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Cooper Sonia; Janke Terri --- "Code to Boost Ethical Standards in the Sale of Indigenous Art" [2006] IndigLawB 46; (2006) 6(21) Indigenous Law Bulletin 9

Code to Boost Ethical Standards in the Sale of Indigenous Art

by Sonia Cooper and Terri Janke

The Melbourne City Council (‘Council’) has developed a code of practice for galleries and retailers to promote the ethical sale of Indigenous art and help protect Indigenous artists from being mistreated by rogue traders. The code seeks to combat unethical behaviour by galleries and retailers in the central business district (‘CBD’) of Melbourne by encouraging good faith relationships between artists and galleries, advocating the use of written contracts and promoting the sale of authentic Indigenous arts and crafts. This is a ground-breaking proactive measure taken by local government.

The Birth of the Code

The Council developed the Code of Practice for Galleries and Retailers of Indigenous Art[1] (‘the Code’) from 2004-2006 and plans to introduce it in 2007. This innovative project was initiated by the City’s Indigenous Art Advisory Panel[2] and endorsed by Council in June 2006 while the Code itself was written and researched by Solicitor, Terri Janke. The Code encourages the promotion of Victorian Indigenous artists (described in the Code as South Eastern Australian Indigenous Artists) and urges galleries and retailers to promote the diversity of Indigenous arts and craft. The focus of gallery art is all too often central desert or northern Australian art while there is a thriving south-eastern Indigenous art movement that should not be overlooked.

The Code is voluntary in that galleries and retailers must sign up to it, however they can enter into an agreement with Council agreeing to abide by the Code in return for ‘accreditation’. They will be noted on Council’s website and at information centres as being an ‘accredited’ gallery or retailer and accredited galleries and retailers can use the Code’s logo and branding. Compliance will be self-regulated and evaluated annually, and if a complaint is received, the Council will investigate.

The Code is the first of its kind in Australia and shows how local government authorities can act in the absence of federal or state laws to protect Indigenous arts. The Council and its Indigenous Arts Advisory Panel were brought to breaking point in 2004 when Melbourne Art Galleries were the focus of negative reports about galleries exploiting Indigenous artists. This concerned the Council and the Indigenous Arts Advisory Panel who then set the goal to develop the Code. Melbourne City Councillor David Wilson remarked: ‘I think the code says we, as a community, are aware of some of the issues and we’re willing to tackle them.’[3]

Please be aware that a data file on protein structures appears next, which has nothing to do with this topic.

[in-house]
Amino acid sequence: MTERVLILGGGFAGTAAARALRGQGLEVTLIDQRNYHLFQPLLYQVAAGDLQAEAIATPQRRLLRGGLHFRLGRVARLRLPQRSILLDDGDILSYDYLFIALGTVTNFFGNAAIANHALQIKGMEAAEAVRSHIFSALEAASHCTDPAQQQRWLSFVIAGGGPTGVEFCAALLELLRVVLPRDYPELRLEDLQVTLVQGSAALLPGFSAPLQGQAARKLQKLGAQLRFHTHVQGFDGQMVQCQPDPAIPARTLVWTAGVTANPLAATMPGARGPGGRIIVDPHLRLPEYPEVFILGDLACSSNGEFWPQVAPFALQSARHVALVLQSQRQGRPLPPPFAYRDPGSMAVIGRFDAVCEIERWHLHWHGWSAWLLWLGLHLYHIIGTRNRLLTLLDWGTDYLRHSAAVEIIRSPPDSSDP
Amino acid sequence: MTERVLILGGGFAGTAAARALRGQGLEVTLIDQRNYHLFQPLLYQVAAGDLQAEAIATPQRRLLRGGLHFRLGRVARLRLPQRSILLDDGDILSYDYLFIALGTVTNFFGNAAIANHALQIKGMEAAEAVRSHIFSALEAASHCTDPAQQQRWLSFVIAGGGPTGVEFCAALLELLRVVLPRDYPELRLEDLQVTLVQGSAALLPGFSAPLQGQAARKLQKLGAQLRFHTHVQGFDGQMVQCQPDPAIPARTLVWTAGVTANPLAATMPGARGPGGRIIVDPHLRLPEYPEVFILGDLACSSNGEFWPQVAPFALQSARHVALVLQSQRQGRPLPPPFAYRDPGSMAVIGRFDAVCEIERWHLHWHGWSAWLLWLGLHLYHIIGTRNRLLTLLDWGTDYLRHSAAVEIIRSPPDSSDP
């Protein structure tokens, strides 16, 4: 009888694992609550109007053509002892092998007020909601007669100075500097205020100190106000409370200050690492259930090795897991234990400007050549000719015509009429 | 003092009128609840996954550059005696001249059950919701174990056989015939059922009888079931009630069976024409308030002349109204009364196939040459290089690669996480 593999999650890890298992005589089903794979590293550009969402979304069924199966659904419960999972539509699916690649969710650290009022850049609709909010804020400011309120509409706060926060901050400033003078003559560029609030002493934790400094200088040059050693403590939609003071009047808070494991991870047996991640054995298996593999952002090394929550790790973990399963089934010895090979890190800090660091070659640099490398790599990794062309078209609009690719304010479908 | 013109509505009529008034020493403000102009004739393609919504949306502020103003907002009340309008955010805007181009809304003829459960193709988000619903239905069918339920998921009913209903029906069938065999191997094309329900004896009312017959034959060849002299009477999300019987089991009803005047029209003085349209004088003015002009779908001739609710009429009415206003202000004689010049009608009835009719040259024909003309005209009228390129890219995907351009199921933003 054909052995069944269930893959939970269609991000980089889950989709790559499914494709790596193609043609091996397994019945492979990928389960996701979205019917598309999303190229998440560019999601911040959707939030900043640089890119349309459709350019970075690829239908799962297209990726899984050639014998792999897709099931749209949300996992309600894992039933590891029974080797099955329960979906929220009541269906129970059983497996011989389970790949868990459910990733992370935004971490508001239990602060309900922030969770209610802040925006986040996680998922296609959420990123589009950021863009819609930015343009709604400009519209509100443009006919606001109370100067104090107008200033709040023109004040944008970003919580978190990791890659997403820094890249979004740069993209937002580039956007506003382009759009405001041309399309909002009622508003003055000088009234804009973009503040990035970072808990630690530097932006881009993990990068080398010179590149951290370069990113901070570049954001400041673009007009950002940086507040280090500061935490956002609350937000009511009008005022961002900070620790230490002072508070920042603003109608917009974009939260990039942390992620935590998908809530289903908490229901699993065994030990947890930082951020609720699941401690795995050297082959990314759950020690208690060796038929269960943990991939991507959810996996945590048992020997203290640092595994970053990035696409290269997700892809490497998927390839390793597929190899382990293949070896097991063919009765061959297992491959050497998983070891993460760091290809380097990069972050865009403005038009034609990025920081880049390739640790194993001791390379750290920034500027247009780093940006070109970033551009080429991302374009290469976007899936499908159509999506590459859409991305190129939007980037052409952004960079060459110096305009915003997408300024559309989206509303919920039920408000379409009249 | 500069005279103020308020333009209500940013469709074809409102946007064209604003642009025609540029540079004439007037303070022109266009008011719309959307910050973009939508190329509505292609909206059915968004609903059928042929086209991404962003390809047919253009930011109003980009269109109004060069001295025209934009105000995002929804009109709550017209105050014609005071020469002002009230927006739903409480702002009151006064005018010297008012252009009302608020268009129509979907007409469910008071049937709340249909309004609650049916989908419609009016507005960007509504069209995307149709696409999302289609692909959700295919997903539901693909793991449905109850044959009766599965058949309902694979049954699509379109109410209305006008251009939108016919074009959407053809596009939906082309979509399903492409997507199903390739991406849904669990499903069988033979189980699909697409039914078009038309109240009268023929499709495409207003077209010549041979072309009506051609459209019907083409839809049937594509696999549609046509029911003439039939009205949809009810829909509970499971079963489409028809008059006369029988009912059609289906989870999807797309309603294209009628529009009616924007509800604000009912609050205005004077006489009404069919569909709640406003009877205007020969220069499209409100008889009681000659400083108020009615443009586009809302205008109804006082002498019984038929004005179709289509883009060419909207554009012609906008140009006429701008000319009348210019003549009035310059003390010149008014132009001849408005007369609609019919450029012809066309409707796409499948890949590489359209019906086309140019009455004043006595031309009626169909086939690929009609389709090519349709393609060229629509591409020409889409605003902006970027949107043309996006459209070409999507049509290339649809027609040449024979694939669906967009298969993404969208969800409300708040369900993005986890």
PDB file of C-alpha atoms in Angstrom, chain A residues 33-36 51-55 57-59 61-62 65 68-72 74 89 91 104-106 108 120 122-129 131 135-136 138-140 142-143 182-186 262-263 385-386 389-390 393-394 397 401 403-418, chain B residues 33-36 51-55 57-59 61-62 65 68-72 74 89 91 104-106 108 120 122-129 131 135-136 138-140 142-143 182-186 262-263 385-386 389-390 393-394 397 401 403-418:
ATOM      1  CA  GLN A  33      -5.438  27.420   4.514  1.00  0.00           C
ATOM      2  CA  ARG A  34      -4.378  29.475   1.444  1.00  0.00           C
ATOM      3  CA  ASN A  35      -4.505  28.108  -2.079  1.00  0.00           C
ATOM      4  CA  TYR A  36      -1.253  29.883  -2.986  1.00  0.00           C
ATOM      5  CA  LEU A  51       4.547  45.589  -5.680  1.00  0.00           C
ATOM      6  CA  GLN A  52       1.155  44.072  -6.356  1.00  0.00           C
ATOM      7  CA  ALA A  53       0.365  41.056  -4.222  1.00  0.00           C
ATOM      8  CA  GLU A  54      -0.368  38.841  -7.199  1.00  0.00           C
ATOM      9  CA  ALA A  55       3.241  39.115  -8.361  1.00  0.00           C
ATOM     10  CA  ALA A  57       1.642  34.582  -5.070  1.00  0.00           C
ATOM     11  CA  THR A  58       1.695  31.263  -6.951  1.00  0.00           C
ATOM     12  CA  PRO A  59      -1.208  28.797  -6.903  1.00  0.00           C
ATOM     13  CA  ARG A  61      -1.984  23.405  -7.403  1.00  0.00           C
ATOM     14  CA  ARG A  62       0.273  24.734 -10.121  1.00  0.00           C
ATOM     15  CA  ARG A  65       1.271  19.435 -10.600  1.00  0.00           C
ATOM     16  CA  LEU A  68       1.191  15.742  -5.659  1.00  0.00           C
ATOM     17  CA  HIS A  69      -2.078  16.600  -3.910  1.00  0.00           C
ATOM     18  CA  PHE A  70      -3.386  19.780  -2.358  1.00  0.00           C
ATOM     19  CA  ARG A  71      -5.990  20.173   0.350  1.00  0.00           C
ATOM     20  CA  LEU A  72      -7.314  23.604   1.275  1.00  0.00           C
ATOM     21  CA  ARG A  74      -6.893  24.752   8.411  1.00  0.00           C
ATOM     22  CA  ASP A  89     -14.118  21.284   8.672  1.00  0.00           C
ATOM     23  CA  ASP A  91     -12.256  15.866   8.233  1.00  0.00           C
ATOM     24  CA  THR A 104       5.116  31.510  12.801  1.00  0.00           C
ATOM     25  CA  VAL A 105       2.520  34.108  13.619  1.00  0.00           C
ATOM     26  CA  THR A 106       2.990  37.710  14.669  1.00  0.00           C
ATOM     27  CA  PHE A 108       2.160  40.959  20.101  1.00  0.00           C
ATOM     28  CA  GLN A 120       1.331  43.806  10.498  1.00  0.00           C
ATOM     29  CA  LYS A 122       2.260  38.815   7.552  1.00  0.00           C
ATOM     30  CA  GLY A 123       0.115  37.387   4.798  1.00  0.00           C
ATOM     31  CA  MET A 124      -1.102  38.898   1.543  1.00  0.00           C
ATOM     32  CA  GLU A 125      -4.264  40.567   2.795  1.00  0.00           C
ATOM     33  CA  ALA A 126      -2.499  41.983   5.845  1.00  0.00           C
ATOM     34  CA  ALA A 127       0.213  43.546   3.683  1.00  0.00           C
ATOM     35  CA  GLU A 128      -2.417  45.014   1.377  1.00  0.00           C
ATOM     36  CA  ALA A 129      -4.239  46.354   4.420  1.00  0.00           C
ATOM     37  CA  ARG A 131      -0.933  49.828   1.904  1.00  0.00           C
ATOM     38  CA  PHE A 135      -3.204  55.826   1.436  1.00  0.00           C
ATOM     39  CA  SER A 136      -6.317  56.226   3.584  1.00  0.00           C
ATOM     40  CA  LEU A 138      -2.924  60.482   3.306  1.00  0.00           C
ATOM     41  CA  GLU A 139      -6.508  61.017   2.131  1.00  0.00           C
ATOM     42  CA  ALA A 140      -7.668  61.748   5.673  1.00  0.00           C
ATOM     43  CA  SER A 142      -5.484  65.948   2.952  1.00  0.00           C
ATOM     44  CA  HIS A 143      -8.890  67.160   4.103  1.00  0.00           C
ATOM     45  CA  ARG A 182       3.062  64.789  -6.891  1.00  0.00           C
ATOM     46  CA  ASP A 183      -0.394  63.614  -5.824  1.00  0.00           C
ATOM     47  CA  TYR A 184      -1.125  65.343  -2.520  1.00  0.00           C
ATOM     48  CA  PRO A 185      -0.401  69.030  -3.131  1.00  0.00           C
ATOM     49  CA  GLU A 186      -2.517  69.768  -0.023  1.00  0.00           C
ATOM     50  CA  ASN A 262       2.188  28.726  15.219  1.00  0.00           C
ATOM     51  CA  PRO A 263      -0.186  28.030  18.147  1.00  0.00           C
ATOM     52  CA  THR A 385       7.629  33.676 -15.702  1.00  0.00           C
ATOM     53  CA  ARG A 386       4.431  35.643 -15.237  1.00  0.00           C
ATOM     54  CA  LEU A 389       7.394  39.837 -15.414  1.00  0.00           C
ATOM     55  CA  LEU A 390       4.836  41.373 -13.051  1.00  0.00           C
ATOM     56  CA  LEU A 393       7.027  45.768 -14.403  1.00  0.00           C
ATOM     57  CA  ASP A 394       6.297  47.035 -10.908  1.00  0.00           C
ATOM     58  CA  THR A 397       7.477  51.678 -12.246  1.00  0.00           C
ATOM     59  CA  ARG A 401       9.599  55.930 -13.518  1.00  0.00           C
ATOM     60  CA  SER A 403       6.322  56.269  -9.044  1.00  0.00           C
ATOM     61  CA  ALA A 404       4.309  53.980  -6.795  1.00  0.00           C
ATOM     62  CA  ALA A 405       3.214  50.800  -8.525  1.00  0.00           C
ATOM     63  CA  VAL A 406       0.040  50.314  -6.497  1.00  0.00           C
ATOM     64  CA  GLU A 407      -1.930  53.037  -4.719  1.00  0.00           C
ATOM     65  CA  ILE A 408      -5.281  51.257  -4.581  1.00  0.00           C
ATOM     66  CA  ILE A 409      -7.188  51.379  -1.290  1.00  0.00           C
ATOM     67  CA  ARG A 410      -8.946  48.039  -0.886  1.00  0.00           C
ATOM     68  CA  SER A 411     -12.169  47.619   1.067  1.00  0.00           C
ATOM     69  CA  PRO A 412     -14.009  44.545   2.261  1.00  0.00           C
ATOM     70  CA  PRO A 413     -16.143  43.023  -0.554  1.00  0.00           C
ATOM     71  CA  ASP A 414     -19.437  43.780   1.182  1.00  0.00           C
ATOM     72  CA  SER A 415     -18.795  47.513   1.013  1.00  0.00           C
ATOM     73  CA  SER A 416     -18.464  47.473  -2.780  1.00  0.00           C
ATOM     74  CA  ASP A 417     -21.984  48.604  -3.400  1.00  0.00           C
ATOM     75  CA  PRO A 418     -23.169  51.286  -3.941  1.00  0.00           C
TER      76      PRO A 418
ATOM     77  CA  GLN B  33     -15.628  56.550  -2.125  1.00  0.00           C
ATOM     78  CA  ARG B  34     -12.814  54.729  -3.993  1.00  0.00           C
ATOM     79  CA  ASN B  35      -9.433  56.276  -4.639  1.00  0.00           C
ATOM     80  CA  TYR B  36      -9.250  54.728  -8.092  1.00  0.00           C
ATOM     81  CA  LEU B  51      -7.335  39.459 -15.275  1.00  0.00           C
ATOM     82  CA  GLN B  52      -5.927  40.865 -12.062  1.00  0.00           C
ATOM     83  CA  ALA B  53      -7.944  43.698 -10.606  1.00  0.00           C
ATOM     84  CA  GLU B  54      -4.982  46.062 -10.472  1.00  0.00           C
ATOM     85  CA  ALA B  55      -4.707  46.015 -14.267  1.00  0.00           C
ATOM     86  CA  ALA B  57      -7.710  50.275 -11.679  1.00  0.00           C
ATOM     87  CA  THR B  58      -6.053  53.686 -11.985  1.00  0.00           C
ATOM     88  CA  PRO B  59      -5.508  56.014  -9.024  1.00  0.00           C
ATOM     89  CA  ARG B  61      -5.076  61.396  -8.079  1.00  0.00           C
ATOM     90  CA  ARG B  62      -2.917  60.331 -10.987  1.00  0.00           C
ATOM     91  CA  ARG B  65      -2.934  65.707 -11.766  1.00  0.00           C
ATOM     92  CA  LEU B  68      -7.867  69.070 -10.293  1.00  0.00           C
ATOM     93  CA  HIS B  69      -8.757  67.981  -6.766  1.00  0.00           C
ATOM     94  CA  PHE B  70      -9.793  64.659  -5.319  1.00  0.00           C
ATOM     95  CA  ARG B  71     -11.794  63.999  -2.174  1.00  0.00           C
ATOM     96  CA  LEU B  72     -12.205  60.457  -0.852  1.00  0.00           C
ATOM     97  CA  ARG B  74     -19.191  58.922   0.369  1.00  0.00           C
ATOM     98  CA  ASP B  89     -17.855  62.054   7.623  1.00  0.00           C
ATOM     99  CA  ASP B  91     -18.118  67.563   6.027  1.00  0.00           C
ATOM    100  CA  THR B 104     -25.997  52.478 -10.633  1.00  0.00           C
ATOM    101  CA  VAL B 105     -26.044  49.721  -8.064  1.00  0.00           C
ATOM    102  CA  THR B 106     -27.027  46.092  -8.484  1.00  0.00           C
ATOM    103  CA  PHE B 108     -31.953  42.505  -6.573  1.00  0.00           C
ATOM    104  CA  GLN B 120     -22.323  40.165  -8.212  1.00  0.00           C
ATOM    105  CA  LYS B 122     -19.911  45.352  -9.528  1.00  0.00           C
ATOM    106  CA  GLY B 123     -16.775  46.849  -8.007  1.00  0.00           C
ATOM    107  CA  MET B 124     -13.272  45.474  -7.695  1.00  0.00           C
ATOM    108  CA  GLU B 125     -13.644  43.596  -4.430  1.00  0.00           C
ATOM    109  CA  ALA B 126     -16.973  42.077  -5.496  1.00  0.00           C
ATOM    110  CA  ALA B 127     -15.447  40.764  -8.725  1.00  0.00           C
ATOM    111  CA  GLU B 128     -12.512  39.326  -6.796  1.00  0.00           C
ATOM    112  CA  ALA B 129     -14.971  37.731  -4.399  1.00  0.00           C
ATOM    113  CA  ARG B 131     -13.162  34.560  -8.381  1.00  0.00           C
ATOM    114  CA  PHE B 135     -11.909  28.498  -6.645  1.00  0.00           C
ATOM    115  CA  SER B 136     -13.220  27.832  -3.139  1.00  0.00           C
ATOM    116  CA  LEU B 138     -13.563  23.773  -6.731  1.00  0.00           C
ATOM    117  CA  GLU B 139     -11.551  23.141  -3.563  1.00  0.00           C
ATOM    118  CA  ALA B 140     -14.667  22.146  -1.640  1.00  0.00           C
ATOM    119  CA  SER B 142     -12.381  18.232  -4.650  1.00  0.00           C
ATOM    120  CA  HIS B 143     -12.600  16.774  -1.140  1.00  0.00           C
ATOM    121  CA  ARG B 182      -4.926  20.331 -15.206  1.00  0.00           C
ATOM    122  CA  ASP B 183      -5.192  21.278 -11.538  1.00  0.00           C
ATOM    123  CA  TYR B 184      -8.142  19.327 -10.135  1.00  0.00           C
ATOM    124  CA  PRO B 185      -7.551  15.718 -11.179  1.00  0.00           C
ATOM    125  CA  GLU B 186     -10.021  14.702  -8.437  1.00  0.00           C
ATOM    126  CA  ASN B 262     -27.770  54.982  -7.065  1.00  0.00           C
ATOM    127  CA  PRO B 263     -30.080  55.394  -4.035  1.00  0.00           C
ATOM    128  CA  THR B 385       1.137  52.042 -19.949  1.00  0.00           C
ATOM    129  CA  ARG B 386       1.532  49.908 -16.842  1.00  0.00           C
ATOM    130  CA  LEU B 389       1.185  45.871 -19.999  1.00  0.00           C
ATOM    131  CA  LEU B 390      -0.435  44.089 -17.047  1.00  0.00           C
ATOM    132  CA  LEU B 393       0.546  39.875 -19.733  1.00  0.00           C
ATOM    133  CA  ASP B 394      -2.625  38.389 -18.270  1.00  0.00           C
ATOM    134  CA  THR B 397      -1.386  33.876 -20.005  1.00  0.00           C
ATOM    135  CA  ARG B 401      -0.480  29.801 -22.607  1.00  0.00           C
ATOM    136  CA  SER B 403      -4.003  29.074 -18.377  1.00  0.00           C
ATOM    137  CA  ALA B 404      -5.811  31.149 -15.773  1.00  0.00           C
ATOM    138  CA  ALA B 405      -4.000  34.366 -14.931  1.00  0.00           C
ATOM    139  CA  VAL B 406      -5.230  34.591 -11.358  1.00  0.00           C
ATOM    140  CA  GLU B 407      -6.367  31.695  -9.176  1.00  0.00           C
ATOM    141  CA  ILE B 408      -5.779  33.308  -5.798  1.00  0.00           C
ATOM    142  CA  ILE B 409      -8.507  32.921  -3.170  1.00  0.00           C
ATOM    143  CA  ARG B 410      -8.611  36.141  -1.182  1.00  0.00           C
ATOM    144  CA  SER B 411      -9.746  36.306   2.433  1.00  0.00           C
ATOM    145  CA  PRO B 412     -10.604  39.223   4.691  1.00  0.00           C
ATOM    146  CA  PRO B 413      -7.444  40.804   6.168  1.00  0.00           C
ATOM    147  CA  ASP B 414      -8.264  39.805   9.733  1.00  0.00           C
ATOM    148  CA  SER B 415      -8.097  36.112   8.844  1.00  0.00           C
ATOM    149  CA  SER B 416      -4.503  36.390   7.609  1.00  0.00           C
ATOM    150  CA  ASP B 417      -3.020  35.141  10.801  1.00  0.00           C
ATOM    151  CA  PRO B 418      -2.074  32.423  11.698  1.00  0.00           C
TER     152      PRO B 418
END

Main terms of the Code

Relationships between Galleries and Indigenous Artists

Indigenous art is estimated to fetch over $200 million each year.[4] The exploitation of Indigenous artists has become a side effect of the Aboriginal arts boom: there are reports of artists being expected to paint unreasonable numbers of canvases and/or never told the sale price, and on top of this, copyright infringement is rife.[5] In 2003, The Age newspaper reported that a group of central Australian Aboriginal artists had been housed in isolation in Dandenong by a gallery owner from the Melbourne CBD.

A neighbour complained to Aboriginal Affairs Victoria that she was concerned for the artists’ well-being. They had come knocking on her door asking for a heater, extra clothing and food. She also told of their isolation: they were left with no car, no money; just a frustration with their gallery sponsors. This is just one example of dubious practices that artists face in the industry.

Examples of Unethical Practices

Unfair and unethical practices by galleries and retailers exploit Indigenous artists and bring disrepute to the Indigenous art market. Some examples of unethical practices include:

• Paying artists inadequately for their artworks or in alcohol or drugs;

• Expecting artists to paint unreasonable numbers of paintings in a limited timeframe;

• Selling fakes and frauds; and

• Painting art and passing it off as painted by an Indigenous artist.

In 2003, The Age reported another instance where artists were asked to paint 10-15 canvases in exchange for a car. When the car turned up it had a flat tyre, no spares and no jack.[6] Indigenous artists are being paid in alcohol, drugs, Viagra and cars. There have also been reports of physical abuse.[7] The Code encourages galleries to deal with Aboriginal art centres established to advocate for artists living in remote and rural areas. Artists who are not represented by arts centres are encouraged to seek legal advice.

Written Contracts

Under the Code, galleries and retailers will use written contracts with Indigenous artists which will allow greater understanding of the gallery’s terms than oral agreements. The Code says that adequate opportunity should be given to the artist to have the contract explained, to seek legal advice, and consider the proposed terms. If necessary, a translator will be used to translate the terms of the contract.

Copyright and moral rights would be a term within the contract. These are provisions of the law and any such breaches may result in legal action and damages. Moral rights are a very important right to an artist. If an artist’s work is to be altered or adapted for mass production, the artist should be given opportunity to approve or reject the alteration or adaptation to their work. Alterations and adaptations of an artist’s work without their consent are against the moral rights provisions as set out in the Copyright Act 1968 (Cth)[8] but there are instances where it is not observed. The Code reinforces the laws and states that galleries and retailers will respect the copyright and moral rights of the artist.